1 Wrong information – As mentioned above, the details of the port request don’t match the Customer Service Record (CSR) of the old carrier. That could mean there’s a data mismatch on info like authorized user, service address, postal code, etc. Contacting the carrier and adding authorized users are usually enough to correct any mismatches, then the porting request can be resubmitted.

2 Locked numbers – A port request might have all the right info but the number may be switched off for porting. If there is an unpaid balance or a port away fee, those must be taken care of before requesting the port again. The number could just be inactive from lack of use, in which case the carrier just needs to reactivate it.

Another problem occurs when a business operates many lines. The company needs to let the new provider know what the master billing number is for all the lines before it can be ported. Also, Google Voice is one the providers that keeps numbers locked unless you specifically request it to be unlocked before a port request.

Finally, some providers have purchased the number you used from another provider. If the new carrier sees this rejection code, you will need to contact the old provider and get detailed directions on how to port it.

3 Unportables – There are just simply some regions of the world where numbers don’t port from one place to another. In those cases, you may need to forward calls from the old number to the new number. Usually this can be done through an online portal.

How can I tell if my business phone number can be ported to another provider?

Firstly, all phone system number providers are bound by regulations that ensure your rights to port your phone number away to a new provider. The caveat being special numbers and services (such as vanity numbers for instance).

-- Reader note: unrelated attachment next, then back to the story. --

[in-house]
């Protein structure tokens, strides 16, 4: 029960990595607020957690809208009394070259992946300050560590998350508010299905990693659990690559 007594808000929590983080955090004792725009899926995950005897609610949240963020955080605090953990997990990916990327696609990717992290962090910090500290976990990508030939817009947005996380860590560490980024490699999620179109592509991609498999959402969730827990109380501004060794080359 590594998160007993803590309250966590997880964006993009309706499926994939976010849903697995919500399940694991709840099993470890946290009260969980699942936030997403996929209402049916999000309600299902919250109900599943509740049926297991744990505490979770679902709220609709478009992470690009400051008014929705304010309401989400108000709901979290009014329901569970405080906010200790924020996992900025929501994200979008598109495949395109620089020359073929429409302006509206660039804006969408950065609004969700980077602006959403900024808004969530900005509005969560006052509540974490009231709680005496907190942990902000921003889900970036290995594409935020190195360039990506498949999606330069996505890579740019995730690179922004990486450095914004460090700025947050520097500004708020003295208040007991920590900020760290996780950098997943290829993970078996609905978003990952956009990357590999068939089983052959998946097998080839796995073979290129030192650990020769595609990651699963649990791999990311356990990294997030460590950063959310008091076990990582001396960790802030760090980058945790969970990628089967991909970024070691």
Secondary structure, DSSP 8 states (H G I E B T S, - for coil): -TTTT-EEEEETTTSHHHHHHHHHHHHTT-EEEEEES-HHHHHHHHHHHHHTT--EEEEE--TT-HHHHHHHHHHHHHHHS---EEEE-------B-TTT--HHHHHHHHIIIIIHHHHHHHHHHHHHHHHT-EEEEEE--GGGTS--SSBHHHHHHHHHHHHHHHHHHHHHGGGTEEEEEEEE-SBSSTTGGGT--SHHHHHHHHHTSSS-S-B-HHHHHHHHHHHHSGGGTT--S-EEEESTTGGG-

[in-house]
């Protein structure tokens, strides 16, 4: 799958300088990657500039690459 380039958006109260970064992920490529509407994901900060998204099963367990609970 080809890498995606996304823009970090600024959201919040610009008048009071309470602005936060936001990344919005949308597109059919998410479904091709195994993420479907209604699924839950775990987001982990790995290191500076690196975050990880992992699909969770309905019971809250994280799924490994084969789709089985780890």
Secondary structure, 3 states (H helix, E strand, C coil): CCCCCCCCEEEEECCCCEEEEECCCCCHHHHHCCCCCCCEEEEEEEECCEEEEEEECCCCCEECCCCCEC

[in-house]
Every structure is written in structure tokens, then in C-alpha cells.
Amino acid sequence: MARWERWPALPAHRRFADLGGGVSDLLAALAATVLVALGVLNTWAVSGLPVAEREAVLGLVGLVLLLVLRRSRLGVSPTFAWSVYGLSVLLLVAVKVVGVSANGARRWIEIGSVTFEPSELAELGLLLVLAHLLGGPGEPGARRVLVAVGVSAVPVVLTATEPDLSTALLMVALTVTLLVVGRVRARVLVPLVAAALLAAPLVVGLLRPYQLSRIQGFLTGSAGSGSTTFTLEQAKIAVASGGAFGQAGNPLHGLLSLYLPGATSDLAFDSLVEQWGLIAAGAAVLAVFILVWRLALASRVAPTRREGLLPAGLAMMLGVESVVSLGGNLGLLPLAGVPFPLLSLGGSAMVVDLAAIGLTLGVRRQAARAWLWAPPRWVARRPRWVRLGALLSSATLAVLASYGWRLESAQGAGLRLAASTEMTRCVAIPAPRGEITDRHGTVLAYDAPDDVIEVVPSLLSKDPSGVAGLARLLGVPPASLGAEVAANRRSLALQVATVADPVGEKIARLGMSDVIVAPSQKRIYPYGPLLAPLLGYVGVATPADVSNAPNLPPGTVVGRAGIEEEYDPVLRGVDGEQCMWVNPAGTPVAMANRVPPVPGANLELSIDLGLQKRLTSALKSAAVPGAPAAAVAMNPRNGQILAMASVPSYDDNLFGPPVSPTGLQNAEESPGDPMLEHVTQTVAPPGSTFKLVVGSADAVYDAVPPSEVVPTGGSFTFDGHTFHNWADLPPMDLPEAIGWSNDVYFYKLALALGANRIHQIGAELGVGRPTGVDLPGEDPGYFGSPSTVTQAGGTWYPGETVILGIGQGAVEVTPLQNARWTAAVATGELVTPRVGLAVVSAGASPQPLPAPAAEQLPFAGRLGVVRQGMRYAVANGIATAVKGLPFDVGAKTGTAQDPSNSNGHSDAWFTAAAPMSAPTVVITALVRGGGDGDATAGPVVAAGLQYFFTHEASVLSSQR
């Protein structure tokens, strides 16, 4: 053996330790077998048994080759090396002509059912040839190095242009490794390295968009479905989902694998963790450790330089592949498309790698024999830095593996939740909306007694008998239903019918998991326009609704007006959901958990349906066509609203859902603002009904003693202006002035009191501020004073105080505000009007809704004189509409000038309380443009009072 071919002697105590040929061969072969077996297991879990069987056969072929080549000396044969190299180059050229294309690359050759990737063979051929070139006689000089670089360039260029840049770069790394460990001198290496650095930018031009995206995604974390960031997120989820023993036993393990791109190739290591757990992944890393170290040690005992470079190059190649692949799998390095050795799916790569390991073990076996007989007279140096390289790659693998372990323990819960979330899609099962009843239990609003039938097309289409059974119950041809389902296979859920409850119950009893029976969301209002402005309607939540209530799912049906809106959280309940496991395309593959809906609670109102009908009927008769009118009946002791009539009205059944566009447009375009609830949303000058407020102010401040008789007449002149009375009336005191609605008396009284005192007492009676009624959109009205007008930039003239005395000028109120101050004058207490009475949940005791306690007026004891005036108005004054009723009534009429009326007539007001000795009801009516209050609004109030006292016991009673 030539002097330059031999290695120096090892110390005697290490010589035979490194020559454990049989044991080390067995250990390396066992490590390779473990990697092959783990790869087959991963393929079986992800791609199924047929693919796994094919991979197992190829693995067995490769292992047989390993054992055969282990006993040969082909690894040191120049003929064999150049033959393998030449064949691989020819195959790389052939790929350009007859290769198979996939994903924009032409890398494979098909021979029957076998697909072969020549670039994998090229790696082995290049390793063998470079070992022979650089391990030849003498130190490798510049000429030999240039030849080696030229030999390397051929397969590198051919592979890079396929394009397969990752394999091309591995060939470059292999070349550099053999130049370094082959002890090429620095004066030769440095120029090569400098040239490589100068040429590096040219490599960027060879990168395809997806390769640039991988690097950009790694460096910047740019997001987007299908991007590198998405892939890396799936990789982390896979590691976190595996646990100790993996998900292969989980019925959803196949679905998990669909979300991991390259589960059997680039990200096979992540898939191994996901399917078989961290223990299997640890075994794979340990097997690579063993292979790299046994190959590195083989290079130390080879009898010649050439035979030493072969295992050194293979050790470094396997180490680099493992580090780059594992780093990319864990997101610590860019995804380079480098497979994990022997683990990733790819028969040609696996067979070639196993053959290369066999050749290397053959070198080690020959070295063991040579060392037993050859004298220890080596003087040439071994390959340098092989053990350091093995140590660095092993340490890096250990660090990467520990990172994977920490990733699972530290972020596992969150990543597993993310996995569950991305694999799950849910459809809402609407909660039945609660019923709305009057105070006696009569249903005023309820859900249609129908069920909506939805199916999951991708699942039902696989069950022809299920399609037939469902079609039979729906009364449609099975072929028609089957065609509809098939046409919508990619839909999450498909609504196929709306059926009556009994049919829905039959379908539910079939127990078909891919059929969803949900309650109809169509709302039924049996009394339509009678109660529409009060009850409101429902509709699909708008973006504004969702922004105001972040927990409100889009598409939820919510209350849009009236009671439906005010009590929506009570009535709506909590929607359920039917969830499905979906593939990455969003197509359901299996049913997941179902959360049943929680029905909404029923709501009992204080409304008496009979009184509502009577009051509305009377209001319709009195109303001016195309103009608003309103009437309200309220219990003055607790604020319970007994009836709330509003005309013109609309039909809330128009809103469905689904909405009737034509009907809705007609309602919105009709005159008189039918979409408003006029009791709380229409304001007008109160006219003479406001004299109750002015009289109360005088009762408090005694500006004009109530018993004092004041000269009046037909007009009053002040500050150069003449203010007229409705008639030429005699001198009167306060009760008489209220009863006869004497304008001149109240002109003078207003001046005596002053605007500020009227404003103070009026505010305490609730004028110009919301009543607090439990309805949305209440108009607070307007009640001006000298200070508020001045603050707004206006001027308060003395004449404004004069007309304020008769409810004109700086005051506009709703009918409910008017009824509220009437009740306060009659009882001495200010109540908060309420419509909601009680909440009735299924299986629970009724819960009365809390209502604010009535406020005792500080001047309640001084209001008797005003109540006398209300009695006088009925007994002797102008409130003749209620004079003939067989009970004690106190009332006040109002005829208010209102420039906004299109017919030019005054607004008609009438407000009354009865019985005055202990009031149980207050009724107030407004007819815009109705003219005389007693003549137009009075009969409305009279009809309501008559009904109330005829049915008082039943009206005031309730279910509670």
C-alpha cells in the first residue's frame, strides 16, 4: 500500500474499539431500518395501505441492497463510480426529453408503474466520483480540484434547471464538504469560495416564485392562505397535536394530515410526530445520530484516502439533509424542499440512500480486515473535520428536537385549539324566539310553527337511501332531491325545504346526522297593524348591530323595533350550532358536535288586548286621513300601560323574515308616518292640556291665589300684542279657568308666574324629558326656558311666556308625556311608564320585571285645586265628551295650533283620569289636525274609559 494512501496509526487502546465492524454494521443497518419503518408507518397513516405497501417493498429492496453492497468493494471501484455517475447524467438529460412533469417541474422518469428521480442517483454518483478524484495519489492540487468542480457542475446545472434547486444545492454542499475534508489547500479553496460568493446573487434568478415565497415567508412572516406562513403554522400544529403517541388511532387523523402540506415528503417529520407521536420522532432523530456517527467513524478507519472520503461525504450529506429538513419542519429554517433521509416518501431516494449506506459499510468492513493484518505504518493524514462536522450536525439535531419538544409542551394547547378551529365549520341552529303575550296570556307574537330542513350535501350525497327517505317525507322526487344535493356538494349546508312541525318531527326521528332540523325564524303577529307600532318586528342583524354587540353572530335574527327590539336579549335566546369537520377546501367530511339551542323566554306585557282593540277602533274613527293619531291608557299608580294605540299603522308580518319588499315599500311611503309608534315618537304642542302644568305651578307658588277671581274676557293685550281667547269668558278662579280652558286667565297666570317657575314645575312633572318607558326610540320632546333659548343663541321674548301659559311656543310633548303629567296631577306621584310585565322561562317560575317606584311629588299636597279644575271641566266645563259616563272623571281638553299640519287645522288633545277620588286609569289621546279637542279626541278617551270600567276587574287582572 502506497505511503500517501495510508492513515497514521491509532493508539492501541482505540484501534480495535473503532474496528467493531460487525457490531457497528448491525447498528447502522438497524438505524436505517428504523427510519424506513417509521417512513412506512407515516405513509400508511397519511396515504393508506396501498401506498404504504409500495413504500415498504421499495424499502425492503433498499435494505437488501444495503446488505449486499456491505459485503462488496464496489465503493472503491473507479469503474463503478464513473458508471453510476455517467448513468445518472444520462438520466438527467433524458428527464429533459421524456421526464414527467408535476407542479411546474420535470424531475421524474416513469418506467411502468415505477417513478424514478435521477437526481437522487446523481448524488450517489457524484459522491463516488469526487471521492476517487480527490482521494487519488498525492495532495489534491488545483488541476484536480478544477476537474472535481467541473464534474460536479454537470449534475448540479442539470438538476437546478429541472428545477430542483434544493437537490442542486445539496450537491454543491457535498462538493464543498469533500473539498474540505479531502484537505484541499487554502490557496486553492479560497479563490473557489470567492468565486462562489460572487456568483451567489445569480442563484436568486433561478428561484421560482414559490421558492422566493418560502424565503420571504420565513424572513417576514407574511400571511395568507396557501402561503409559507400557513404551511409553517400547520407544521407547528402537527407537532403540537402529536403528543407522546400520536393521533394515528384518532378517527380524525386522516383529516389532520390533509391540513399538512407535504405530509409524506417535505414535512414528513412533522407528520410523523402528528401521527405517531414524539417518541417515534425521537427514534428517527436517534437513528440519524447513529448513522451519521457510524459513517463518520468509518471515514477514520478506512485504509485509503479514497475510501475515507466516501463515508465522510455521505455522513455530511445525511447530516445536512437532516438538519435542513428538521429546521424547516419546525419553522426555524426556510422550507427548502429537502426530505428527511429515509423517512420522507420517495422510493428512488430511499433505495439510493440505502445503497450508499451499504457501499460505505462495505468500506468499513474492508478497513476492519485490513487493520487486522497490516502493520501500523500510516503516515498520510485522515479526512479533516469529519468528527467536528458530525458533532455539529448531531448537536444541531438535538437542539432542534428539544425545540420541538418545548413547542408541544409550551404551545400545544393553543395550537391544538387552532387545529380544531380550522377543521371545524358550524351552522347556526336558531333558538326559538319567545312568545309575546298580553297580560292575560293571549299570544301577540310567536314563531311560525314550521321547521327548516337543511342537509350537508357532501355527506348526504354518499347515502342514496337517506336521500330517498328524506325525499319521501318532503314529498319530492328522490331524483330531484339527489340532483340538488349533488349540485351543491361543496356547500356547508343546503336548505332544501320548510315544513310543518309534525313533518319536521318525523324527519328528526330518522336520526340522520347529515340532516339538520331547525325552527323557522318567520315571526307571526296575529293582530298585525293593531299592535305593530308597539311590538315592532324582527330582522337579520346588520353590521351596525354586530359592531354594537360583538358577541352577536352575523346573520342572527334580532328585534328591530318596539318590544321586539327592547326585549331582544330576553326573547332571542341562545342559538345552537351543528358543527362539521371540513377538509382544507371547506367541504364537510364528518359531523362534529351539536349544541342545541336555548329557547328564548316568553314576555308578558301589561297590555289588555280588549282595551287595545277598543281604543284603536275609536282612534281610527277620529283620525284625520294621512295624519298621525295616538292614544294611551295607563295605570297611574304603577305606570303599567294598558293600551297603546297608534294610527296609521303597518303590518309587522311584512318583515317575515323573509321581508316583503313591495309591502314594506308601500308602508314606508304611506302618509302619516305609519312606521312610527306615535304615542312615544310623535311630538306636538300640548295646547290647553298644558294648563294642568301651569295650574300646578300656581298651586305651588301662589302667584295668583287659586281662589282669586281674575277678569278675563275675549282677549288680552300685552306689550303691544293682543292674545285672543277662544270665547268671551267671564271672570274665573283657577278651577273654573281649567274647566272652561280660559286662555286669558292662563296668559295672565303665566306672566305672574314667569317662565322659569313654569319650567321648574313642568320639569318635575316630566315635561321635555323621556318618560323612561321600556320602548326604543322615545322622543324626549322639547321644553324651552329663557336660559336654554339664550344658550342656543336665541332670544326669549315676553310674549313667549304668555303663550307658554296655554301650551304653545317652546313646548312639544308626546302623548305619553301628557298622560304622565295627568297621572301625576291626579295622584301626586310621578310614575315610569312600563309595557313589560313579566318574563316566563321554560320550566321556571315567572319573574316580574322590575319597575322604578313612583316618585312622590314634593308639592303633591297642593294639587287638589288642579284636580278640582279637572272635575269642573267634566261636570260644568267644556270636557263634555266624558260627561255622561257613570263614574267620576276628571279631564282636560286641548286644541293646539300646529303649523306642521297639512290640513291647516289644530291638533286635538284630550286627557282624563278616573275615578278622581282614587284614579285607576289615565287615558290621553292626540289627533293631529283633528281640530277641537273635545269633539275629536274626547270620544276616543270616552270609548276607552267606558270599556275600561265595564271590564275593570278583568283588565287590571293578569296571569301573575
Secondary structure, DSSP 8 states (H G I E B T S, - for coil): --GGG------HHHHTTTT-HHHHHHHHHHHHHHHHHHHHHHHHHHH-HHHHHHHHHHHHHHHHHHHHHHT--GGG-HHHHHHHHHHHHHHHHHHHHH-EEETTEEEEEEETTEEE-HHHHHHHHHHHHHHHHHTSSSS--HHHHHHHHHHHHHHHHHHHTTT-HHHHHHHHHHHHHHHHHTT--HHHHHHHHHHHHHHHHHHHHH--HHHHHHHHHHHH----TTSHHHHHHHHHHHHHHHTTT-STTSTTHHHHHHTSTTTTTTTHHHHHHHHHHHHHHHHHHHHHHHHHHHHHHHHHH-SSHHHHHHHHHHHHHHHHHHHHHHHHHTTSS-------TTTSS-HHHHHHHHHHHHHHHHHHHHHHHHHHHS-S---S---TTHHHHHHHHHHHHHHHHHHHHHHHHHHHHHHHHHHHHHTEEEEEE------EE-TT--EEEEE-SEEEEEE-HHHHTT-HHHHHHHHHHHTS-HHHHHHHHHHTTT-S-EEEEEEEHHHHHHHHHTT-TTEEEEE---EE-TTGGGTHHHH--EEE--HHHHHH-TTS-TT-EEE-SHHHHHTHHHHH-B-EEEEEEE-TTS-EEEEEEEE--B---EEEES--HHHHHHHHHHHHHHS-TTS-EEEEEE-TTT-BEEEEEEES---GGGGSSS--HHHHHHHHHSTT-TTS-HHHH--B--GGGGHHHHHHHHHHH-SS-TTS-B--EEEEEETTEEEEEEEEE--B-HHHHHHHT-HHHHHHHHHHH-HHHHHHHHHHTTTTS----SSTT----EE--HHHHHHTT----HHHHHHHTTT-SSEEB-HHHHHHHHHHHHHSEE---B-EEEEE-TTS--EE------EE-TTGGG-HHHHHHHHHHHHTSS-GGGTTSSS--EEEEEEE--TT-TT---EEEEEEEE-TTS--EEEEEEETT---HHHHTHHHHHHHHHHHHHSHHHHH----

So, the best thing to do is to simply ask your new provider to start the porting process. Once the porting process starts, you will quickly know if there are going to be problems porting your number.

At Spoke Phone we’ve been able to successfully port 99% of numbers for our customers.

The average time to port depends on each country, but Spoke customer ports are averaging about 10 business days.

The one thing to look out for is Skype numbers and numbers provided by low cost cloud providers.  And then there is Skype, who typically disconnect your number the moment you request a port, and you’re left without calls for 20 to 60 days while the port is completed.

If my business phone number cannot be ported, what can I do to get my new VoIP business phone system up and running?

Firstly, all is not lost. A large number of companies change their phone number and their business keeps on running just fine. 

With today’s smart phones, address books, and Google, no one really remembers phone numbers anymore anyway. They simply search, tap, and dial.

The reality is that changing your business phone number is not the big deal it once was. Here is a process to ensure your customers transition to your new phone number with ease:

  1. Update your website with your new number/s
  2. Update your social media pages
  3. Update your company search listing on Google
  4. Update your email signature
  5. Send an email to your customers asking them to update their records
  6. Place a message on your old number/line, telling callers about your new number/s
  7. Leave your old line/s active for 30-60 days
  8. Send out a reminder email to your customers one week before you shut off the old number/line

From our experience, companies that follow a similar process have no issues at all, and most see calls to the old number dry up within days.

Of course, if you have stationary printed it is a pain, but think about what you do when a number no longer rings. You search Google, tap on the number and make the call. 

Changing your business phone number is not the problem it once used to be.